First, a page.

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Innovative widening participation programme celebrates first degree graduates

Callum Wallace in graduation gown

Callum Wallace

Press release issued: 21 July 2017

The first students who successfully completed the University of Bristol’s innovative Foundation Year in Arts and Humanities and went on to study for a degree have graduated this week.

Launched in 2013, the year-long course was designed to make higher education a possibility for people who believed that their lack of qualifications closed down access to university level study or for those who thought that they had left it ‘too late’.

Since then 94 students have successfully completed the programme and 74 have progressed to a degree. A further 31 students will start the course in September.

Ninety percent of those taking part in the programme have no A-levels and a high number of participants come from groups under-represented in higher education – many are the first in their family to attend university.

In total 17 students from the first cohort will graduate this week or next year, depending on the length of their course, while two have gone on to complete programmes elsewhere.

At the end of the Foundation Year, students can opt to go on to any degree in the Faculty of Arts and to some subjects beyond it. The students are graduating in a range of subjects including English, History of Art, Philosophy, Liberal Arts, Anthropology and Childhood Studies.

Among the graduates is 26-year-old Callum Wallace from Bristol who collected his degree today (Friday), achieving a 2:1 in Philosophy.

Discharged from the army at the age of 22 because of a prior back injury, his life plans suddenly changed. Having expected to spend the next 20 years in the military, and with no A-levels to fall back on, finding himself back on ‘civvy street’ was a bit of a shock.

He said: “I’d done GCSEs at school, but I was quite lazy. I started A-levels, but wasn’t enjoying doing them, so I decided to join the army at 17. I was a regular soldier in the Royal Engineers for three years, but my back injury worsened and I had to leave.

“My doctor suggested that studying might be good for me and I had been thinking about doing a degree in philosophy but didn’t know if I could, without A-levels. Then I heard about another way into university - the Foundation Year in Arts and Humanities at the University of Bristol.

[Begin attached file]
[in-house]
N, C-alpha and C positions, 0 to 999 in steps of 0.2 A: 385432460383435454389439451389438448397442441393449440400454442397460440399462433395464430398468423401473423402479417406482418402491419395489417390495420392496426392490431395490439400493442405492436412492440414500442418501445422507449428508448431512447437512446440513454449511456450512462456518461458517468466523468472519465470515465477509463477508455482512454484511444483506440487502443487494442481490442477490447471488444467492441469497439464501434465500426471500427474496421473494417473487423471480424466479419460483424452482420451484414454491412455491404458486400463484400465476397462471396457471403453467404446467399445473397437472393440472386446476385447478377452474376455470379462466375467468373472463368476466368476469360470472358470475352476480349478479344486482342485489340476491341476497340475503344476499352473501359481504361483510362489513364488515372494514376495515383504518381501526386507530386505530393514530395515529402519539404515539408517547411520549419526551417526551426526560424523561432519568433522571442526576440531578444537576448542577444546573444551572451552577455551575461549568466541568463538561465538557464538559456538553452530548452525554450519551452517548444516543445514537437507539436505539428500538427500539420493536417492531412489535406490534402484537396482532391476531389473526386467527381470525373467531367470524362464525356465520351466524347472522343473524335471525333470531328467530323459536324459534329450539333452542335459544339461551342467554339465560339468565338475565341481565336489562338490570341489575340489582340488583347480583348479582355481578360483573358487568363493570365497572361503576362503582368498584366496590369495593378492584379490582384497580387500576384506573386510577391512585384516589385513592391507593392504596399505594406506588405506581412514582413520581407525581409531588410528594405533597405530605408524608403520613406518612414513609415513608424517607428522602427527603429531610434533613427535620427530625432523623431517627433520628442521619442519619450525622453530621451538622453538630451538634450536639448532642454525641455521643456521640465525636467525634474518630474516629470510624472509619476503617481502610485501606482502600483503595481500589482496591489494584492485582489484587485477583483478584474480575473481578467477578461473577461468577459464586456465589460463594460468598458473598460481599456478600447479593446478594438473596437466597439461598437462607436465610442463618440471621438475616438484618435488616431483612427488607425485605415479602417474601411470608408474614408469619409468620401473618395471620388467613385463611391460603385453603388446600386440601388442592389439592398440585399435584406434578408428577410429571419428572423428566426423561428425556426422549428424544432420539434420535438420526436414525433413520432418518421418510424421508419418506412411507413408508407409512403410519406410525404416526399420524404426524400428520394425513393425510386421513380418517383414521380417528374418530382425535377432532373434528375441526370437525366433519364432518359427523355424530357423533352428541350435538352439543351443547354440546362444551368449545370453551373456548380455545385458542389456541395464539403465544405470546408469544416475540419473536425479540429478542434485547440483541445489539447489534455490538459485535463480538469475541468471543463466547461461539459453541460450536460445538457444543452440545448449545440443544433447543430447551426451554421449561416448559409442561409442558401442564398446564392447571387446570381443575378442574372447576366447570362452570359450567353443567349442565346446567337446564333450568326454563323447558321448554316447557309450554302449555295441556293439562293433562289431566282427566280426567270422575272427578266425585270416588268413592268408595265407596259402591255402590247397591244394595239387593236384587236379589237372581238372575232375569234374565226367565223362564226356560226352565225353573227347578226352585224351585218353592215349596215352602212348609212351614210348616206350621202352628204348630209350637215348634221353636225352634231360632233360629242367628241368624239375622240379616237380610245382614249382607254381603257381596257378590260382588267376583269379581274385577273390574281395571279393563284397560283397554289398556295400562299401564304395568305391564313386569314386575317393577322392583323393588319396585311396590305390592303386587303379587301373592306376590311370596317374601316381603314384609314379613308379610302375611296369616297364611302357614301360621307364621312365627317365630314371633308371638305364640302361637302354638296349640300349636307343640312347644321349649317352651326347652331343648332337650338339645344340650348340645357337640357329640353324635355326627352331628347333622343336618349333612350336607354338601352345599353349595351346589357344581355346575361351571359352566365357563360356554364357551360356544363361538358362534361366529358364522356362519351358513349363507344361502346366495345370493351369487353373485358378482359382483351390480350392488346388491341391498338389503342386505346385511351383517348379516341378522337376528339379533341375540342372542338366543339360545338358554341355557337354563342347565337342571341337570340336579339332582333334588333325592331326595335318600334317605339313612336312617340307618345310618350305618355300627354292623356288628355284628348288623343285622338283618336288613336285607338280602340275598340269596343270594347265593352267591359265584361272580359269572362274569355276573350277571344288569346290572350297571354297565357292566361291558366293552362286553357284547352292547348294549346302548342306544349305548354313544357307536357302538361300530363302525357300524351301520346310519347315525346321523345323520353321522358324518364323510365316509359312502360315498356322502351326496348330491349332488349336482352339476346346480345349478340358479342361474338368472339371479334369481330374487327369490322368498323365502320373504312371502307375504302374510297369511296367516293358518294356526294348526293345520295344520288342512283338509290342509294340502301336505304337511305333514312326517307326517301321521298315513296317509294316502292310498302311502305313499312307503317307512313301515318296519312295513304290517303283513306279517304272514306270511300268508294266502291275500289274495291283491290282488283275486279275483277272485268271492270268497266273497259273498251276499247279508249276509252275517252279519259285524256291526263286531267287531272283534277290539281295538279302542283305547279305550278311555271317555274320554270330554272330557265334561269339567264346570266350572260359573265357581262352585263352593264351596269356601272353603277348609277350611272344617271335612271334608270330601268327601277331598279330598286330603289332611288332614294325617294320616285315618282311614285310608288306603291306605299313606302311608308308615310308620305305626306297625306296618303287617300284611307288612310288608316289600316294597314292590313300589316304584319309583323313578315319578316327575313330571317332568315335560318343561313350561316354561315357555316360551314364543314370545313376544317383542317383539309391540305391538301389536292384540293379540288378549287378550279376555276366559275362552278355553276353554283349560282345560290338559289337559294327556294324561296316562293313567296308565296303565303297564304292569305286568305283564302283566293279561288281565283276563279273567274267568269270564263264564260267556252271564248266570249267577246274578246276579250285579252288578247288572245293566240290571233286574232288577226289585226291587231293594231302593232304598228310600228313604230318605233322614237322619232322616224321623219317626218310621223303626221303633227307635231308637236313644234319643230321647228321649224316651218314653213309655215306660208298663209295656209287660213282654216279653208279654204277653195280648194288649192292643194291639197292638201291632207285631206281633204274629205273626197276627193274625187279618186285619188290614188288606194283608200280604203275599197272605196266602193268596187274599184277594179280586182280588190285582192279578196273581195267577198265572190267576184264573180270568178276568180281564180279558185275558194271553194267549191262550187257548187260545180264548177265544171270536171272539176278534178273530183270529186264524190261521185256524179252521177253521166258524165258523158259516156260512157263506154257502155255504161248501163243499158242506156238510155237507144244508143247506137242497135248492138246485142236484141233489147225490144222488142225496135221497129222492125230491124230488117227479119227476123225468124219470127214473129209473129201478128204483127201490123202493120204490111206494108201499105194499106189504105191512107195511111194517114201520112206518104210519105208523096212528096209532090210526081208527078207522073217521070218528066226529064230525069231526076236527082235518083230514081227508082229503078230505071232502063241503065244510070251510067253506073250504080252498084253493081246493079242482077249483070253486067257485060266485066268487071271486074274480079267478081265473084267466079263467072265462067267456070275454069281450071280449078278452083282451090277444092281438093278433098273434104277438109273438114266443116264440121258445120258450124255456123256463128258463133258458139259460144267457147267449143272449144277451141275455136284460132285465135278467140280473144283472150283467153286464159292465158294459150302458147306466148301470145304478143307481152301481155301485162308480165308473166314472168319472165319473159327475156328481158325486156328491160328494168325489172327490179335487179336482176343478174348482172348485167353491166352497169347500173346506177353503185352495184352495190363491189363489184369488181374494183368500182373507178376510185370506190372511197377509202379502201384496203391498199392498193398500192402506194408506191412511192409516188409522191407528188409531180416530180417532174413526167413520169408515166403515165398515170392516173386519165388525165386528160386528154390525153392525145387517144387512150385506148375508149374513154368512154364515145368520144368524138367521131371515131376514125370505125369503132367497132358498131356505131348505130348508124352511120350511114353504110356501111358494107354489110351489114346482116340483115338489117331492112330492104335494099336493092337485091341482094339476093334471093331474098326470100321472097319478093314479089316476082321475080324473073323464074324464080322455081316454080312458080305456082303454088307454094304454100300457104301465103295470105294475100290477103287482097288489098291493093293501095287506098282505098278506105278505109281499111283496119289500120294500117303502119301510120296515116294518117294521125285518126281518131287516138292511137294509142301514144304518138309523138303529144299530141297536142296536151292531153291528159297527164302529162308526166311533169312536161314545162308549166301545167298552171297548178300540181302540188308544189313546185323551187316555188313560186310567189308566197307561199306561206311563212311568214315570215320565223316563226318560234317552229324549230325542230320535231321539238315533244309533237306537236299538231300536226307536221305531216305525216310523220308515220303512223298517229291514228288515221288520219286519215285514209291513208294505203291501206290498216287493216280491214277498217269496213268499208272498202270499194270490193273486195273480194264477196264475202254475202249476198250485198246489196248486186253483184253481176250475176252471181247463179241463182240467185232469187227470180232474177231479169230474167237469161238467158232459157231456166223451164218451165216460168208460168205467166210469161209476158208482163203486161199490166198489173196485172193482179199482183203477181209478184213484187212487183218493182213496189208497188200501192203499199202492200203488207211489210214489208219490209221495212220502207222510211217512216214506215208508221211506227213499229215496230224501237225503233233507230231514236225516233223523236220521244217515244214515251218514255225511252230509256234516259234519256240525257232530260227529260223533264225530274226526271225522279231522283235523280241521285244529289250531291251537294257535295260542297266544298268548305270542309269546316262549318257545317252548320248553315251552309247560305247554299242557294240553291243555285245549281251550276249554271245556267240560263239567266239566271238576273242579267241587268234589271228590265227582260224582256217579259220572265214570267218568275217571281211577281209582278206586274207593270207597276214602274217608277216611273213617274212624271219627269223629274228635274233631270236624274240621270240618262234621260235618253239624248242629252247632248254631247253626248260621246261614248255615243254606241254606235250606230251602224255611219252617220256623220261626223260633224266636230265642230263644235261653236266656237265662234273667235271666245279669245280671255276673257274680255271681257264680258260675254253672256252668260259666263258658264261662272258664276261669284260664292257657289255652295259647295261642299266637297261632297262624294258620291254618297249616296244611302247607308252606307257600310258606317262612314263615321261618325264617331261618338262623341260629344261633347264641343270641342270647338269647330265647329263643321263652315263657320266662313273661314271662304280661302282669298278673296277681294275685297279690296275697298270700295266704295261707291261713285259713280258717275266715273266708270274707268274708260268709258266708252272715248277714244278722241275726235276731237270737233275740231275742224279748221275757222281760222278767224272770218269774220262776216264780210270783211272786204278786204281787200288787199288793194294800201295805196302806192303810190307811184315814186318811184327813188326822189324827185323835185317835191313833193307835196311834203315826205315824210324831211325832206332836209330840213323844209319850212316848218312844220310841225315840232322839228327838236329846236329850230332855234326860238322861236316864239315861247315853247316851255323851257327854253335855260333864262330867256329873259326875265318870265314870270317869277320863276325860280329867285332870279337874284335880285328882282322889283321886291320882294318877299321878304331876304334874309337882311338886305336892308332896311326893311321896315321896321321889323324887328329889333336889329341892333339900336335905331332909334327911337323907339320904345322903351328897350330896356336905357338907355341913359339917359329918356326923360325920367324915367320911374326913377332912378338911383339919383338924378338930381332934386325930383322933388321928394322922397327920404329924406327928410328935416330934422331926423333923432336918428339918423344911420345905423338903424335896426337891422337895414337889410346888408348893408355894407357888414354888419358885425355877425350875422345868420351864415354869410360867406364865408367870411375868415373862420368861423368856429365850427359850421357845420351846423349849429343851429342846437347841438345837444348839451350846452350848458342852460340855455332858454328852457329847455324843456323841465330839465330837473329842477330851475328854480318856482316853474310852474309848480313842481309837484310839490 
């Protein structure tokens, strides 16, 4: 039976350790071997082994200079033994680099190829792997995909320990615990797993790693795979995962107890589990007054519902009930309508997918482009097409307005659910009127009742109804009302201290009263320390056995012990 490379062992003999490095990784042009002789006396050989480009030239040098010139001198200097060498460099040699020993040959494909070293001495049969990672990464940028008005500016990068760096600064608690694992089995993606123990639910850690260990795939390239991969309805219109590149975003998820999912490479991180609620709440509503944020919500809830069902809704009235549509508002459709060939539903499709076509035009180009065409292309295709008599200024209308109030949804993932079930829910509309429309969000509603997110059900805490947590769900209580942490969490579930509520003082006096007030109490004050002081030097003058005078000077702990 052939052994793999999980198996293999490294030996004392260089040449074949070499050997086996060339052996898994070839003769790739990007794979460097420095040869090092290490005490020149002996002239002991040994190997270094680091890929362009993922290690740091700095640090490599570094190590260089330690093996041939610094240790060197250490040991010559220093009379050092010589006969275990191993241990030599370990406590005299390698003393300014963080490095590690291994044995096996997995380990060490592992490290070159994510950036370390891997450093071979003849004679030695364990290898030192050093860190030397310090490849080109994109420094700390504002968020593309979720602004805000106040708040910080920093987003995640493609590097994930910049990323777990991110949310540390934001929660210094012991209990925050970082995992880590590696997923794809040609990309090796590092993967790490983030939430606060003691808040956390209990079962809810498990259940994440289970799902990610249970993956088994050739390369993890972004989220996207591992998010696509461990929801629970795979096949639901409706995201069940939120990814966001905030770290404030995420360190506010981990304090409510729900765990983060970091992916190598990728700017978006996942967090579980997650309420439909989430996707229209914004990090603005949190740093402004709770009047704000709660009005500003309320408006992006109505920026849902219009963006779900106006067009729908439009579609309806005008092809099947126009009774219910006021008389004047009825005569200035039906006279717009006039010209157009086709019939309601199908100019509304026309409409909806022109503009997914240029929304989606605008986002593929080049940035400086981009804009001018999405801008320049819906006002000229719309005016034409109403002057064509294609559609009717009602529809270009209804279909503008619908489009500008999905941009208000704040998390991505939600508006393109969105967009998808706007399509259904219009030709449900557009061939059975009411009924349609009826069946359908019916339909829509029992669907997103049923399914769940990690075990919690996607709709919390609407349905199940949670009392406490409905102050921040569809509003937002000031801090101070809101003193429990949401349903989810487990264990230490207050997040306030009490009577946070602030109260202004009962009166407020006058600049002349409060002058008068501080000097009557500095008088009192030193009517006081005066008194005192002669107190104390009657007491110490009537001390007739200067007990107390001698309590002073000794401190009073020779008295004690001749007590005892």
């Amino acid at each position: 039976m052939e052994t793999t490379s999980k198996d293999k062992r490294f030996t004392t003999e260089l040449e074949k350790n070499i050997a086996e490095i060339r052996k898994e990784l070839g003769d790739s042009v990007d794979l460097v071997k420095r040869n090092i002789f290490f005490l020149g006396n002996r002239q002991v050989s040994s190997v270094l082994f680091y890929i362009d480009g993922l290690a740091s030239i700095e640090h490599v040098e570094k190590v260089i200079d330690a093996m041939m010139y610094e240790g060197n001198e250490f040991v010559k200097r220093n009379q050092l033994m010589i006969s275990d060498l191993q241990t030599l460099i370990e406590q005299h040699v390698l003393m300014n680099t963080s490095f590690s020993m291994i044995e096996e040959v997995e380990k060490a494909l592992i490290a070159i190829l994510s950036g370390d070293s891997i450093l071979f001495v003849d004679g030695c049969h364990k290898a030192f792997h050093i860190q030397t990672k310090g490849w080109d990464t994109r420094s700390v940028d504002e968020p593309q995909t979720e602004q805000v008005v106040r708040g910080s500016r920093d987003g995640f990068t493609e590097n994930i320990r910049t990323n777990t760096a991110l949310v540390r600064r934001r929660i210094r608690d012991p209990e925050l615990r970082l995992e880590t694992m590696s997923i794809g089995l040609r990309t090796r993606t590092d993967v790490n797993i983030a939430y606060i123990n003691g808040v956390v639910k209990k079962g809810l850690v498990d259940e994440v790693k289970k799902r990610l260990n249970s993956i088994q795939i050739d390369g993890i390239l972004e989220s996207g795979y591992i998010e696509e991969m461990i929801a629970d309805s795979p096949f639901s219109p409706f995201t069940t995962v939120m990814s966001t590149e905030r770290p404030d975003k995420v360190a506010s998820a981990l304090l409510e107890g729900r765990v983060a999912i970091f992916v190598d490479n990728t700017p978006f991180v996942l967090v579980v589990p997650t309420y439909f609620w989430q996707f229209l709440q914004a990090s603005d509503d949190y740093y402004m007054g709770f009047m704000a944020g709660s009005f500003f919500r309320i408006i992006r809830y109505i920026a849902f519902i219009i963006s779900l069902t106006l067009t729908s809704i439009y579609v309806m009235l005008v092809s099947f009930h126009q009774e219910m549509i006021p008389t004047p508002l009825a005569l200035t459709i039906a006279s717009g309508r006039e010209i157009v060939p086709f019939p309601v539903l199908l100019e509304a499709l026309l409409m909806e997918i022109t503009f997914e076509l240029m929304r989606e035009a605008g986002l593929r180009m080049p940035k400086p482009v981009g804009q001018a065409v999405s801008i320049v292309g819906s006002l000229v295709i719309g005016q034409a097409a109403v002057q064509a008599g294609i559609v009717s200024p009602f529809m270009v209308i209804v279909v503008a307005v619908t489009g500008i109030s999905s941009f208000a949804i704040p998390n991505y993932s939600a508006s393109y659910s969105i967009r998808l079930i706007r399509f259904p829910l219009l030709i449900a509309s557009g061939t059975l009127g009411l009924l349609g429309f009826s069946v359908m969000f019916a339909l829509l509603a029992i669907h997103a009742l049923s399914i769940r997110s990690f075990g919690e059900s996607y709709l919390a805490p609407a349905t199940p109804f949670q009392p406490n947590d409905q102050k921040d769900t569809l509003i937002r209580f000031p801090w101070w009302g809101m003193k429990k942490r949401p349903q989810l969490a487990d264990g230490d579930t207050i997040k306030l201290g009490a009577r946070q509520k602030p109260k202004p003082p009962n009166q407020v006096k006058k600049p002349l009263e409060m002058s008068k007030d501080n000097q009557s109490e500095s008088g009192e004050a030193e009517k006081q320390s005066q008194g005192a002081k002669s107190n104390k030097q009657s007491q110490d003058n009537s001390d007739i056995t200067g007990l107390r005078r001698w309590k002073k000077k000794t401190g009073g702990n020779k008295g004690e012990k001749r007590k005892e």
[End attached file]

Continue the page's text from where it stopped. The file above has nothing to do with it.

“I have thoroughly enjoyed getting back into education; so much so that I’d really like to go on to do a Masters and then a PhD in Philosophy, with the overall aim of going into teaching.

“The Foundation Year is a brilliant opportunity which has opened so many doors to me. If, like me, you’ve written off any chance of undertaking a degree, give it a go – you might surprise yourself.”

Earlier this month, the Office for Fair Access (OFFA) called on universities to do more work like the Foundation Year, to help adults without conventional qualifications return to study. The Foundation Year was cited as an example of good practice in a report commissioned by OFFA on work universities can do with adult learners from disadvantaged backgrounds.

Tom Sperlinger, from the Department of English, is one of the course directors. He said: “The Foundation Year is a very special course to teach on because the students come from such a wide range of backgrounds and that enriches every discussion we have.

“This group of students were pioneers, helping us to create what was a brand new, alternative route into our programmes for students without conventional qualifications. They’ve shown how much it is possible for students coming through a route of this kind to achieve.

“Students on the Foundation Year are often returning to study after a gap and have overcome a range of challenges. Many of the students juggle the course and degree with part-time work or caring responsibilities.

“They’ve all worked incredibly hard over the last four years and have achieved fantastic results. We congratulate Callum and all of the other students graduating on their achievements, and hope their success will inspire others looking for a route back into education.”

Mason Ammar, Undergraduate Education Officer at University of Bristol Students’ Union, said: “I believe that education should be accessible to all and so it is great to see the Foundation Year open up the university experience to students who would not previously have been eligible or felt able to apply.

“The Foundation Year students bring a real benefit to the wider student body, bringing different experiences and increased diversity to the student population at Bristol.”

The deadline for applications to the course for September 2018 is January 2018. In addition, the University of Bristol also runs a range of taster courses with local community groups and preparatory courses. For more information email




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